Scary Book Marketing Mistakes Every Author Should Avoid

Scary Book Marketing Mistakes Every Author Should Avoid


October 24, 2018  •  Aerio Staff



If you want to increase book sales, you need to think about how to market rather than how to sell your book.


These days, both traditionally published authors and indie authors are largely responsible for attracting the audience who will want to read their books. Even large publishing houses expect their well-known authors to maintain a social presence that will promote their work.

Are you working hard to market your book but afraid you're not getting any results? You might be making the spine-chilling mistakes listed below!


You're Not Promoting Your Book Enough After It’s Published

Did you know that thousands of books are published each week? You need to makes yours stand apart from the crowd and get noticed! Yes, it is frightening to think your book as one of thousands being launched during any given week, but that's exactly why you need to get out there (or spend some quality time at your computer) and promote it. Book promotion doesn't happen on its own; you need to work at it.


First, ask yourself why anyone would want (or need) to read your book. What makes it special? What does it uniquely offer? Then approach the appropriate industry professionals, bloggers, editors, media outlets, Facebook groups, etc., who can write book reviews and help spread the word about your book. Book launches can be a fun - or scary - place to start, but you need to continue to promote your book long after the party is over.


You're Not Identifying Your Unique Book Audience

You don't have to market to everyone. The truth is that your book won't be everyone's cup of tea. (Don't despair; no book is!) Even bestselling authors capture just a fragment of the world's readers. The trick is to identify your unique book audience. Here's how to do it.


1. Consider the content of your book. Is it fiction or nonfiction? Is it a thriller, cookbook, memoir, children's story, romance, or mystery? Does it speak to women, young adults, history buffs, educators, or some other segment of the reading population?


2. Identify the primary and secondary markets for your book. The primary market consists of who will buy your book including readers, collectors, and/or gift-givers. The secondary market includes people who will read your book themselves, or places that will want to offer it to consumers and customers, like libraries, schools, therapists, museums, and specialty stores.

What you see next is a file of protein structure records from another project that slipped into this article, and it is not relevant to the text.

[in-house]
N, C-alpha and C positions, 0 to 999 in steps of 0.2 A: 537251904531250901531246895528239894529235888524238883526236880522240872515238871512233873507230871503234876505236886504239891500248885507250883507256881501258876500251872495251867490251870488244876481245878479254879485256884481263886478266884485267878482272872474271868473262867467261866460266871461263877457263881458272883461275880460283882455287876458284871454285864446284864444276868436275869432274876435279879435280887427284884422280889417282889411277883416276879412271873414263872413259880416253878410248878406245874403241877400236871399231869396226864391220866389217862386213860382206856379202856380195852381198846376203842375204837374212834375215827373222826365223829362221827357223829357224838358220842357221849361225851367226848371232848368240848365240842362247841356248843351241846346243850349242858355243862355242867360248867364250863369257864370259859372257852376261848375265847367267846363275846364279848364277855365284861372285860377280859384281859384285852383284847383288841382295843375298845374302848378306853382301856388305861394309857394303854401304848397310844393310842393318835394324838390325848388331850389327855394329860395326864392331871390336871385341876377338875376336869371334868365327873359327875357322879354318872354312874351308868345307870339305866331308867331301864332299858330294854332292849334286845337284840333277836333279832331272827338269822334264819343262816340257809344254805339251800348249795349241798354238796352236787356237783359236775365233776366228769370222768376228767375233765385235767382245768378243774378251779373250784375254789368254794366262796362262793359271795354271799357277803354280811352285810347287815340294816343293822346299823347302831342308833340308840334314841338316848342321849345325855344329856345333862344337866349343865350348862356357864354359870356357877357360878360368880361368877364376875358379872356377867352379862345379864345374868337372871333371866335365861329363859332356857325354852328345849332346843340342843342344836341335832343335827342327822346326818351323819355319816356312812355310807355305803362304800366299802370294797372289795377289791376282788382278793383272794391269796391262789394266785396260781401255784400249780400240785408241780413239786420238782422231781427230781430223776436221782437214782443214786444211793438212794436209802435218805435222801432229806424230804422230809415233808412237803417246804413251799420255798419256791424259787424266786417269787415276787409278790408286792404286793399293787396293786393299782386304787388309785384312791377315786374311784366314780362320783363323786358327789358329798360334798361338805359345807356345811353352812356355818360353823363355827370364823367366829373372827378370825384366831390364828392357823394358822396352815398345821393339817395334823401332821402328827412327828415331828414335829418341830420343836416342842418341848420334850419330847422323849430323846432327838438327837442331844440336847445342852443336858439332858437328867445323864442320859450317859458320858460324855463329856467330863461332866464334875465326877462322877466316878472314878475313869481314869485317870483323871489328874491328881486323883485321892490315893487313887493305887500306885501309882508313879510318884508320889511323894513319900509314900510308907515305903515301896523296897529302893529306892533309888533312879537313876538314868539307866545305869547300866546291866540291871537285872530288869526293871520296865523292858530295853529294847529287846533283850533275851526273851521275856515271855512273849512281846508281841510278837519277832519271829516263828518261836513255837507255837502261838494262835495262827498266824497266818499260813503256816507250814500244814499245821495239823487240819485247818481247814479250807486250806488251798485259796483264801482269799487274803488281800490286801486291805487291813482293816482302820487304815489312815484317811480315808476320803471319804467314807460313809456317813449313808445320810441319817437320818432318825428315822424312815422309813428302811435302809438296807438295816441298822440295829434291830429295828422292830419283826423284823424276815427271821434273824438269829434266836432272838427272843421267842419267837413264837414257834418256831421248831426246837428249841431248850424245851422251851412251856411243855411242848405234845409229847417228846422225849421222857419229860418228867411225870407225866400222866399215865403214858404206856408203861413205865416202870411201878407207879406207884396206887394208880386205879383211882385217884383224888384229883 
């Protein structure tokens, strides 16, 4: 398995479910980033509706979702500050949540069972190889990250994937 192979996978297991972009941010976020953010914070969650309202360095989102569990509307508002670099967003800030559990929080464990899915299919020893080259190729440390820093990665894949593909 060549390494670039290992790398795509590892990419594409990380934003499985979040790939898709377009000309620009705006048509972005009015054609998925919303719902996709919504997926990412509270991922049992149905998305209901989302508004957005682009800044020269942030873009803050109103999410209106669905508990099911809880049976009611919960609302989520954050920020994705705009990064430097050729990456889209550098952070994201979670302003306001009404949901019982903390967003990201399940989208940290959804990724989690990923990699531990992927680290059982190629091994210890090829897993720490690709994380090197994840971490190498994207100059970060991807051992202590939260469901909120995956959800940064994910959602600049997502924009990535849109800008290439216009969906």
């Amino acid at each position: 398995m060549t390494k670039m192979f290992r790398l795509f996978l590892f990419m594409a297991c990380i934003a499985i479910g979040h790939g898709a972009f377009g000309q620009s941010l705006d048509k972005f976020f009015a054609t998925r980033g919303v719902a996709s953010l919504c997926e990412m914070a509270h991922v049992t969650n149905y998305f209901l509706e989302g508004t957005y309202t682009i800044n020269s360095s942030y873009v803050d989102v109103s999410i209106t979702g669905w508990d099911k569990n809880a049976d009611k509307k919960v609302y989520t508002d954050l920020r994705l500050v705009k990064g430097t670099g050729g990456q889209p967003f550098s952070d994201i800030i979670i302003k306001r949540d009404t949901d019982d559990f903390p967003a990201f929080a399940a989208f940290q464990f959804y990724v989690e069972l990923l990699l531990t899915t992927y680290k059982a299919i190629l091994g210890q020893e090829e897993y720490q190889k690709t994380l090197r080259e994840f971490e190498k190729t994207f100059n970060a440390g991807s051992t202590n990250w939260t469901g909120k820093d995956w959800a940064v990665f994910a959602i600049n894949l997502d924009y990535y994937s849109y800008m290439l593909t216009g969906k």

3. Gather data from your existing audience. Who is already reading your work? If you don't know, try marketing tools like:


4. Find people who are similar to those who read your books by:

    • Age
    • Gender
    • Occupation
    • Geographic location
    • Websites they frequent


5. Use your data to identify your audience. The steps you've just taken allow you to understand the profile of your typical reader/desired audience. Market your book uniquely to them with targeted messaging.


You Don't Have a Mailing List

An up-to-date mailing list is essential to continue to build on and nurture relationships. A study conducted by VentureBeat found that for every dollar invested on email marketing, $38 is returned (almost a supernatural return on your investment)!

The relationship you build with someone who voluntarily gives you their email address is one that will result in more book sales than the so-called relationship you have with someone you follow on Twitter. Are you afraid you don't know how to build an email list? Try these simple tips:


1. Get leads from book launches and other events, your author website, Facebook page, or even Facebook ads.


2. Give people a reason to sign up for your emails. Offer something of value such as a free chapter, short story, or a chance to win an autographed copy of your book.


3. Develop trust and create interest by offering quality content. Write emails related to your author brand as well as your readers' interests. (You've already developed your readers' persona so you know what interests them.) Guest blog for larger platforms, a well-known published author, related industries (think Halloween costume retailers for your spooky YA novel!), and newsletters or online sites that have large audiences. Link to these in your emails.


4. Get help. Platforms like Aerio can help you build a consumer email list by engaging readers with look-inside previews and ebook giveaways.


You Have a Mailing List but You're Not Segmenting Your Leads

So you've crossed that unnerving bridge and built up a mailing list but readers aren't biting (or buying). Segmenting and personalizing your leads can make all the difference. Segmenting means separating out your target audience into sub-lists based on shared characteristics. For example, women who do yoga and like to cook, or young adults who watch spooky movies.